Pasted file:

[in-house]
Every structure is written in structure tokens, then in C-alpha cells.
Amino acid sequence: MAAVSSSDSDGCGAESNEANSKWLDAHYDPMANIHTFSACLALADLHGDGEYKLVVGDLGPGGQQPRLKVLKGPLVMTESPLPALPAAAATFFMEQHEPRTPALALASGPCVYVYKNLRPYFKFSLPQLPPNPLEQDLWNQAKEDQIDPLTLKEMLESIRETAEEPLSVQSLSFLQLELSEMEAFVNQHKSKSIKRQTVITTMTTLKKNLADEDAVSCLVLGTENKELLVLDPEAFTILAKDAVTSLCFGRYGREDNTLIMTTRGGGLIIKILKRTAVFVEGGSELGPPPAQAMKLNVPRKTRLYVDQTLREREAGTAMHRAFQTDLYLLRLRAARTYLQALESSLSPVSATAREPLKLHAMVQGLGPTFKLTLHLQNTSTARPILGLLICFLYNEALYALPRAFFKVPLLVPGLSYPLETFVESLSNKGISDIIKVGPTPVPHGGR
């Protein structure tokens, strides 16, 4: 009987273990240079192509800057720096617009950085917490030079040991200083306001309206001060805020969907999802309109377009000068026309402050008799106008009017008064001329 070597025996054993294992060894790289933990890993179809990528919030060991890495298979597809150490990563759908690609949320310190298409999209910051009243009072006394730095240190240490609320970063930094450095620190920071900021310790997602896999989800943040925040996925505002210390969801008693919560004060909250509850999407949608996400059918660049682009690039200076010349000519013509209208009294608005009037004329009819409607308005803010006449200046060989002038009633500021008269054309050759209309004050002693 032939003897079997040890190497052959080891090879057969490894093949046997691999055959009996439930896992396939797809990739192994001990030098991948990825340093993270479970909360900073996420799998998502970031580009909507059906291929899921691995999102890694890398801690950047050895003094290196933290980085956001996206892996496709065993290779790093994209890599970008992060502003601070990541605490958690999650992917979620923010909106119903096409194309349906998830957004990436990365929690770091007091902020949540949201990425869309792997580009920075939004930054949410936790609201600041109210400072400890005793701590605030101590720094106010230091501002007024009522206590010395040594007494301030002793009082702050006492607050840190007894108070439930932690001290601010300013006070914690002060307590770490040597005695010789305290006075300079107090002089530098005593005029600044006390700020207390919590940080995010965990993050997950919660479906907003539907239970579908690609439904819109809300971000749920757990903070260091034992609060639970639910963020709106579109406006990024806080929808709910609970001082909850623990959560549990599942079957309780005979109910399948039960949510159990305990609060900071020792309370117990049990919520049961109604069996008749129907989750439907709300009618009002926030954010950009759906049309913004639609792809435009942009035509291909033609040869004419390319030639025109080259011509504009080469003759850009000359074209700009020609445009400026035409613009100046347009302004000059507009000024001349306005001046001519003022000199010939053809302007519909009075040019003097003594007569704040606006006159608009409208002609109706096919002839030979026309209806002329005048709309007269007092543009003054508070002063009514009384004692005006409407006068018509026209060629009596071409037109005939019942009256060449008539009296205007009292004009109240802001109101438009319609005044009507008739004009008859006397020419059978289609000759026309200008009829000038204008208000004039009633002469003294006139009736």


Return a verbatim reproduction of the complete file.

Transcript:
[in-house]
Every structure is written in structure tokens, then in C-alpha cells.
Amino acid sequence: MAAVSSSDSDGCGAESNEANSKWLDAHYDPMANIHTFSACLALADLHGDGEYKLVVGDLGPGGQQPRLKVLKGPLVMTESPLPALPAAAATFFMEQHEPRTPALALASGPCVYVYKNLRPYFKFSLPQLPPNPLEQDLWNQAKEDQIDPLTLKEMLESIRETAEEPLSVQSLSFLQLELSEMEAFVNQHKSKSIKRQTVITTMTTLKKNLADEDAVSCLVLGTENKELLVLDPEAFTILAKDAVTSLCFGRYGREDNTLIMTTRGGGLIIKILKRTAVFVEGGSELGPPPAQAMKLNVPRKTRLYVDQTLREREAGTAMHRAFQTDLYLLRLRAARTYLQALESSLSPVSATAREPLKLHAMVQGLGPTFKLTLHLQNTSTARPILGLLICFLYNEALYALPRAFFKVPLLVPGLSYPLETFVESLSNKGISDIIKVGPTPVPHGGR
């Protein structure tokens, strides 16, 4: 009987273990240079192509800057720096617009950085917490030079040991200083306001309206001060805020969907999802309109377009000068026309402050008799106008009017008064001329 070597025996054993294992060894790289933990890993179809990528919030060991890495298979597809150490990563759908690609949320310190298409999209910051009243009072006394730095240190240490609320970063930094450095620190920071900021310790997602896999989800943040925040996925505002210390969801008693919560004060909250509850999407949608996400059918660049682009690039200076010349000519013509209208009294608005009037004329009819409607308005803010006449200046060989002038009633500021008269054309050759209309004050002693 032939003897079997040890190497052959080891090879057969490894093949046997691999055959009996439930896992396939797809990739192994001990030098991948990825340093993270479970909360900073996420799998998502970031580009909507059906291929899921691995999102890694890398801690950047050895003094290196933290980085956001996206892996496709065993290779790093994209890599970008992060502003601070990541605490958690999650992917979620923010909106119903096409194309349906998830957004990436990365929690770091007091902020949540949201990425869309792997580009920075939004930054949410936790609201600041109210400072400890005793701590605030101590720094106010230091501002007024009522206590010395040594007494301030002793009082702050006492607050840190007894108070439930932690001290601010300013006070914690002060307590770490040597005695010789305290006075300079107090002089530098005593005029600044006390700020207390919590940080995010965990993050997950919660479906907003539907239970579908690609439904819109809300971000749920757990903070260091034992609060639970639910963020709106579109406006990024806080929808709910609970001082909850623990959560549990599942079957309780005979109910399948039960949510159990305990609060900071020792309370117990049990919520049961109604069996008749129907989750439907709300009618009002926030954010950009759906049309913004639609792809435009942009035509291909033609040869004419390319030639025109080259011509504009080469003759850009000359074209700009020609445009400026035409613009100046347009302004000059507009000024001349306005001046001519003022000199010939053809302007519909009075040019003097003594007569704040606006006159608009409208002609109706096919002839030979026309209806002329005048709309007269007092543009003054508070002063009514009384004692005006409407006068018509026209060629009596071409037109005939019942009256060449008539009296205007009292004009109240802001109101438009319609005044009507008739004009008859006397020419059978289609000759026309200008009829000038204008208000004039009633002469003294006139009736």